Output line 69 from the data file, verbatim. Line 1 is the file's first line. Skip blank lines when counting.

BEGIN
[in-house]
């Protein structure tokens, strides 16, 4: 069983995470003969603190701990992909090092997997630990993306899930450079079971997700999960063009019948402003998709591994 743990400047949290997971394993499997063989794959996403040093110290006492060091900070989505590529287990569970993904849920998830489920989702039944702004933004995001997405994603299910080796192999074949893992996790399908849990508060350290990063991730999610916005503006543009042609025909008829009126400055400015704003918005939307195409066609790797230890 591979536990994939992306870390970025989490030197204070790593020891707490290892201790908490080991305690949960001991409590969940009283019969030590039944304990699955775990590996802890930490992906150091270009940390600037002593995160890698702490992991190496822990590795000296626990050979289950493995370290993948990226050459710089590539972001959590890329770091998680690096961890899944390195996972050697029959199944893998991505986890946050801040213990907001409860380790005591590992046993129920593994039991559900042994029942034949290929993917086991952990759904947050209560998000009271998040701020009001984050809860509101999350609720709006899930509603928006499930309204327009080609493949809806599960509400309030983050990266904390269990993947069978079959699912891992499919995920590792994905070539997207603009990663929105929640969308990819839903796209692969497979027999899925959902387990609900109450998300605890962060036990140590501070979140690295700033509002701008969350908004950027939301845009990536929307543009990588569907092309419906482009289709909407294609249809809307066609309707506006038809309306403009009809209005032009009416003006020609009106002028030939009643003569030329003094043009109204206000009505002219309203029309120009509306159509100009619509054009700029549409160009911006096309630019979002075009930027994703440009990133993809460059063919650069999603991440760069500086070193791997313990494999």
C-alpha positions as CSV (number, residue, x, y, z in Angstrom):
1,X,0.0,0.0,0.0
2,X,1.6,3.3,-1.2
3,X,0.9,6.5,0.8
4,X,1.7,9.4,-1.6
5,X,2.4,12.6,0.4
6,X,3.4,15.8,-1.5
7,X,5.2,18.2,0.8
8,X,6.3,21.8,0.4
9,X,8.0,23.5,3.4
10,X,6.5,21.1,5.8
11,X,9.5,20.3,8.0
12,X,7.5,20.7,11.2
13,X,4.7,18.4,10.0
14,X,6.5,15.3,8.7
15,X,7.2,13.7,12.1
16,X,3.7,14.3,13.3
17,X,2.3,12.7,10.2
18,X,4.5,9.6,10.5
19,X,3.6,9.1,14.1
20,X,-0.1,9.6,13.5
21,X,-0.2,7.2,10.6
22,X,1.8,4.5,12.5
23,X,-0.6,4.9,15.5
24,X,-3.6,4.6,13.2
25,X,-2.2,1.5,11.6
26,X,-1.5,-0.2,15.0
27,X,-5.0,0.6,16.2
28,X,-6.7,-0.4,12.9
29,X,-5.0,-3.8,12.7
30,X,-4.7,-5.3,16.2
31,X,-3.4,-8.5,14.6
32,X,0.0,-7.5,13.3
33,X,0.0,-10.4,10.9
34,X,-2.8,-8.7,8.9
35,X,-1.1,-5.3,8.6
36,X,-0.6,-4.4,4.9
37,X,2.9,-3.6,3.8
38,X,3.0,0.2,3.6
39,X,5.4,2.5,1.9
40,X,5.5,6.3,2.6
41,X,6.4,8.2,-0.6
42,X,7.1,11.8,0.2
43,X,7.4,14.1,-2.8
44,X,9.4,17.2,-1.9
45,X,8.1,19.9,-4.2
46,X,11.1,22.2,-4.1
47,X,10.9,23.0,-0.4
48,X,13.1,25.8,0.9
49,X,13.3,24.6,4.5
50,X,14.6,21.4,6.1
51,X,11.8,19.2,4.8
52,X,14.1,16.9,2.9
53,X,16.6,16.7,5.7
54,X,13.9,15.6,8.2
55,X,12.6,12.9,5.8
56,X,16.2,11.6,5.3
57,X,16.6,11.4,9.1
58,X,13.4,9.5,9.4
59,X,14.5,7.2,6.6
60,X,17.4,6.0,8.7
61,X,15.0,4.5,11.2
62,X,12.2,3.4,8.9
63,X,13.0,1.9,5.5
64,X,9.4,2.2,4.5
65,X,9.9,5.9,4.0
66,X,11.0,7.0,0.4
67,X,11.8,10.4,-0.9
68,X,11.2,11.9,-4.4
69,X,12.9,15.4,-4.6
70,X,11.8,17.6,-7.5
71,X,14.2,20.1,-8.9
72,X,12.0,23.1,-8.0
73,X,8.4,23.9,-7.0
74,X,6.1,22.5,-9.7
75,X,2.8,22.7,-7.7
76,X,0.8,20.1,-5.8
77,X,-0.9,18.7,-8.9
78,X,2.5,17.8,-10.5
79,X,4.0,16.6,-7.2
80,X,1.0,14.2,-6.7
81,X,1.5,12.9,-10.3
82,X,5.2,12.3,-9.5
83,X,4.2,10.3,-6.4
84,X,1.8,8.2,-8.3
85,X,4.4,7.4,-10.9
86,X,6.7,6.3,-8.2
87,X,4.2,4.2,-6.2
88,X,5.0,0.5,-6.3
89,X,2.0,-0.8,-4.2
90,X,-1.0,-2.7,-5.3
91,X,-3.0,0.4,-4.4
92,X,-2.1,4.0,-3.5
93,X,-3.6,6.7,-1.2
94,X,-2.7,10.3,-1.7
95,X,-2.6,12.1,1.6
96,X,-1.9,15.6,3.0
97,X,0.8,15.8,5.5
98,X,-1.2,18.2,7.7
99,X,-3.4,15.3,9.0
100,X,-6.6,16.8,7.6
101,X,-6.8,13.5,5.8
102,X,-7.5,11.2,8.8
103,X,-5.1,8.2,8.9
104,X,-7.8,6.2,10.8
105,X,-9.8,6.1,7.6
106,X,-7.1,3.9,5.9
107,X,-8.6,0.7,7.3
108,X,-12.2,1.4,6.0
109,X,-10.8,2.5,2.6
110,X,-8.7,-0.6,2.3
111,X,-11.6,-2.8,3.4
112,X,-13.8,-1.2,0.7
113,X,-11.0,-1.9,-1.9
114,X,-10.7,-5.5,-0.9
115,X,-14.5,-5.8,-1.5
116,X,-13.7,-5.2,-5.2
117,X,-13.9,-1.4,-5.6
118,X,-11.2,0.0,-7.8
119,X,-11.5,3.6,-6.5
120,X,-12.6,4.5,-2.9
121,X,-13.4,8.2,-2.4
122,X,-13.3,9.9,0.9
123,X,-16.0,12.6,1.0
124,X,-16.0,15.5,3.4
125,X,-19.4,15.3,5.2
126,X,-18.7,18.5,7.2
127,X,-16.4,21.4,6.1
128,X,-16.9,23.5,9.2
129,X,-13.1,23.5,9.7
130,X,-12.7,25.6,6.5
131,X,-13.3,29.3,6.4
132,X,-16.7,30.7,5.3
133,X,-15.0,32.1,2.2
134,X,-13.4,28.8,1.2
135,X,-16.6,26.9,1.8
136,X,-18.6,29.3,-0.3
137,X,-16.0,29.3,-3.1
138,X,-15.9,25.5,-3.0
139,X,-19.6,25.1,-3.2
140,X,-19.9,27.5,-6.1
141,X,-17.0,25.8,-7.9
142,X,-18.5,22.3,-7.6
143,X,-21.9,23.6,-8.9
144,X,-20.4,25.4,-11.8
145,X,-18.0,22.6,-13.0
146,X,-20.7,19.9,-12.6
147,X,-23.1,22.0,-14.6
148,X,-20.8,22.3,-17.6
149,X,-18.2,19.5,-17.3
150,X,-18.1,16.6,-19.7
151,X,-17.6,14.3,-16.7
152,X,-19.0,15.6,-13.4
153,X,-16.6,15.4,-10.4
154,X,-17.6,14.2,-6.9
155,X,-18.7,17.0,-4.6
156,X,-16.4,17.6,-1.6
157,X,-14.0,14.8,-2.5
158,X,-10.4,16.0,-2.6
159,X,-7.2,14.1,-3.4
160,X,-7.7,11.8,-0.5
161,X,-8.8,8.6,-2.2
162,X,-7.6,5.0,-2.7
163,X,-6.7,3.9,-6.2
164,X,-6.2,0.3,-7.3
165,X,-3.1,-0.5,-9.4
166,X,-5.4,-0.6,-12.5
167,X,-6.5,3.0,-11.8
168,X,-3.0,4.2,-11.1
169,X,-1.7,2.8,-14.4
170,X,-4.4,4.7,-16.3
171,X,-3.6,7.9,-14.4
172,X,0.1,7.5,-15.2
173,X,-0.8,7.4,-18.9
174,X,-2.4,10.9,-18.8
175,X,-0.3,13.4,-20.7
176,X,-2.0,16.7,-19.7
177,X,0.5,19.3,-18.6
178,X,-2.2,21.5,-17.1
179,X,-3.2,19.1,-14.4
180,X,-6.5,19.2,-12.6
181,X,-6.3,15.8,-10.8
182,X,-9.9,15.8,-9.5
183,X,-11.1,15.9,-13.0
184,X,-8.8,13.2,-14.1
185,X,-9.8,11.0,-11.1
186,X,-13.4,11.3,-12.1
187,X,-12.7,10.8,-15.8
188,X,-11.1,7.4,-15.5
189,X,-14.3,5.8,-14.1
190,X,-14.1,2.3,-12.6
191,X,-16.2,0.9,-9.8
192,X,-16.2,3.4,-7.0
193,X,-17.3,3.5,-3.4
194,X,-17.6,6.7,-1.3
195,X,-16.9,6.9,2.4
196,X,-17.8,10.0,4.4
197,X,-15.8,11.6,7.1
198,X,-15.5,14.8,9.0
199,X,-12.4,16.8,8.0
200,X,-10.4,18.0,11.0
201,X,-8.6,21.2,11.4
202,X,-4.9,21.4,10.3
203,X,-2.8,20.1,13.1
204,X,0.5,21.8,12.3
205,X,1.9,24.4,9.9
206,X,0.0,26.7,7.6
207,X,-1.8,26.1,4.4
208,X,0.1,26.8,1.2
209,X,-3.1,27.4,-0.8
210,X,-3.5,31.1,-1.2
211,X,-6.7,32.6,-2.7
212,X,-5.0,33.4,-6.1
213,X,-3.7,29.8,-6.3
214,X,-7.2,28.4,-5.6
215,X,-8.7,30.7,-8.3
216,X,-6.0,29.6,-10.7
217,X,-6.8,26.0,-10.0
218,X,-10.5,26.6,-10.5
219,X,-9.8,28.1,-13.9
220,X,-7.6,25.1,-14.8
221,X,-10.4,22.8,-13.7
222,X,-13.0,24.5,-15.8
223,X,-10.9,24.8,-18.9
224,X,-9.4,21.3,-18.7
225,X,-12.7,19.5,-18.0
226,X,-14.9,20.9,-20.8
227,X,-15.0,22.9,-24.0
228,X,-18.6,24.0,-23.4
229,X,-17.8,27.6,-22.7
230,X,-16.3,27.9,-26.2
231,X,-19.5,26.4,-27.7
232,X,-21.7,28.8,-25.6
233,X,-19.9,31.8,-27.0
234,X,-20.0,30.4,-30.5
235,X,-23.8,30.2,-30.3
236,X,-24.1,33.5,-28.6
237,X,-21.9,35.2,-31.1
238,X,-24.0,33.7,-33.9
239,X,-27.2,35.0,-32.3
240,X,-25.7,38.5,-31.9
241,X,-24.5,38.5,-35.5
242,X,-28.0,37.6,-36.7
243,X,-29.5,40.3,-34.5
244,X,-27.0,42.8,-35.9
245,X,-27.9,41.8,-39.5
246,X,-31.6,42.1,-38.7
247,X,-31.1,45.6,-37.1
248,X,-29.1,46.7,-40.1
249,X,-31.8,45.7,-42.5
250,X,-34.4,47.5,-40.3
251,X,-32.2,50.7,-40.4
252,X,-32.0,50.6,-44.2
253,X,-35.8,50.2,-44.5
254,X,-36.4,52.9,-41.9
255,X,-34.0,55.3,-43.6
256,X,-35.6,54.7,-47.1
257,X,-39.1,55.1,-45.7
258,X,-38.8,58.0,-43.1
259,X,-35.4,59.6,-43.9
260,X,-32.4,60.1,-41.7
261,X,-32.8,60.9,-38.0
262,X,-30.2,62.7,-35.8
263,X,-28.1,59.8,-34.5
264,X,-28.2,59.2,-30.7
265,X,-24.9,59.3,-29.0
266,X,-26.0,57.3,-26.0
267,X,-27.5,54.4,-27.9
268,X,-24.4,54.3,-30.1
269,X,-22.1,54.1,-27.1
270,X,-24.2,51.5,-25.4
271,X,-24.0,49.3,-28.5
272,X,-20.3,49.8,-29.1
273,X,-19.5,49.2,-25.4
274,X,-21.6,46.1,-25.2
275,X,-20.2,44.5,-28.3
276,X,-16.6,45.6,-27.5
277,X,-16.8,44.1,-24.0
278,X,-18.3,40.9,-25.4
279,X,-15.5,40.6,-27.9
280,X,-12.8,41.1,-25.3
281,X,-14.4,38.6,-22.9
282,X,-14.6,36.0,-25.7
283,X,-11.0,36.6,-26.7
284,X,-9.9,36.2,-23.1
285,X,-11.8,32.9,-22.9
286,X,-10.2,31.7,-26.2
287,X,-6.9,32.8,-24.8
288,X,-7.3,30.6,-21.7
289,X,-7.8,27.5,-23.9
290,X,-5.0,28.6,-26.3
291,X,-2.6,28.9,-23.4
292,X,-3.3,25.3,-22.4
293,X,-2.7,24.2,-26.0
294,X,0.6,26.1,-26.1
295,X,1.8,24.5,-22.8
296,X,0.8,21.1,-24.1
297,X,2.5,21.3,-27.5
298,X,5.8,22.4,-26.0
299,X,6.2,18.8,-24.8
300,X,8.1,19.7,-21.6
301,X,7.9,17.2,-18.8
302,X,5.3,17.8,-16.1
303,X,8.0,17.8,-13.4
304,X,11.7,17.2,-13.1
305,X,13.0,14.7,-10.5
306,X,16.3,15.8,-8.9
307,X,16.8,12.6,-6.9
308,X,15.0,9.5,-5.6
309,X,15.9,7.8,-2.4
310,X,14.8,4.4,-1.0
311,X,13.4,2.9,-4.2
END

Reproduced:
66,X,11.0,7.0,0.4